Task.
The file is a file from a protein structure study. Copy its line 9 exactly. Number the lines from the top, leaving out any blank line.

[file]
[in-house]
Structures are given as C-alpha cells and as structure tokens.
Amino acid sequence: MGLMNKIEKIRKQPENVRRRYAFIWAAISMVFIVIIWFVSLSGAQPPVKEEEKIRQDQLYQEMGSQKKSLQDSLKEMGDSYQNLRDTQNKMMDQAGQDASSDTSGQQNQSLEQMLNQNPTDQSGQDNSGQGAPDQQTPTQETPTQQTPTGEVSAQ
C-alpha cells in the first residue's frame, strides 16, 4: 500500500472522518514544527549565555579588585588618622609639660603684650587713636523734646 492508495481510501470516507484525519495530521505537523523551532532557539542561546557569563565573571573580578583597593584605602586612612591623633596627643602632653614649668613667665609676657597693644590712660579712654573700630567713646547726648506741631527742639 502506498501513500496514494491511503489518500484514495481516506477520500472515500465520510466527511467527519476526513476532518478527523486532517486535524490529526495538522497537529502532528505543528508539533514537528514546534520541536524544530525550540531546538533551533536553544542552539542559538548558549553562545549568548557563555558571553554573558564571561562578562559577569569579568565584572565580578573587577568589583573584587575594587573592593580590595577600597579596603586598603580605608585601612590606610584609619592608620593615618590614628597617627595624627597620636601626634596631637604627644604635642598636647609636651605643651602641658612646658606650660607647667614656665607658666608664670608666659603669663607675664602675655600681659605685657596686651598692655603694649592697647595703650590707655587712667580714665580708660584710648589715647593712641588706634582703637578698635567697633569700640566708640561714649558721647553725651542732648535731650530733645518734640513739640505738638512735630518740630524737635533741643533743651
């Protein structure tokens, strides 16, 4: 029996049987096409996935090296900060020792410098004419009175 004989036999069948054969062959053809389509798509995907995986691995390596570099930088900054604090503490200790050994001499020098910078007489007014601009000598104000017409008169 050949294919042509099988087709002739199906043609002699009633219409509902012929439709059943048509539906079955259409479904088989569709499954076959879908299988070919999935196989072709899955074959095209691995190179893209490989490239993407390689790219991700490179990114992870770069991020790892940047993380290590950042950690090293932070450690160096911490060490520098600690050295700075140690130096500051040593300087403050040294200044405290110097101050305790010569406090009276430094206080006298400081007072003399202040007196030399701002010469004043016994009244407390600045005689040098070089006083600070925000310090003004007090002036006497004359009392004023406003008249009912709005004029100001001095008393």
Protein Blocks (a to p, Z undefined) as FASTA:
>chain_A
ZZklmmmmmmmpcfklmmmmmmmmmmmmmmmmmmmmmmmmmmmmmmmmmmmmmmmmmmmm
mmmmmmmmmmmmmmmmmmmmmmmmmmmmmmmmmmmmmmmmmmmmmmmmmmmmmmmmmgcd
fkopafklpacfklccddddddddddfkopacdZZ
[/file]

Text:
mmmmmmmmmmmmmmmmmmmmmmmmmmmmmmmmmmmmmmmmmmmmmmmmmmmmmmmmmgcd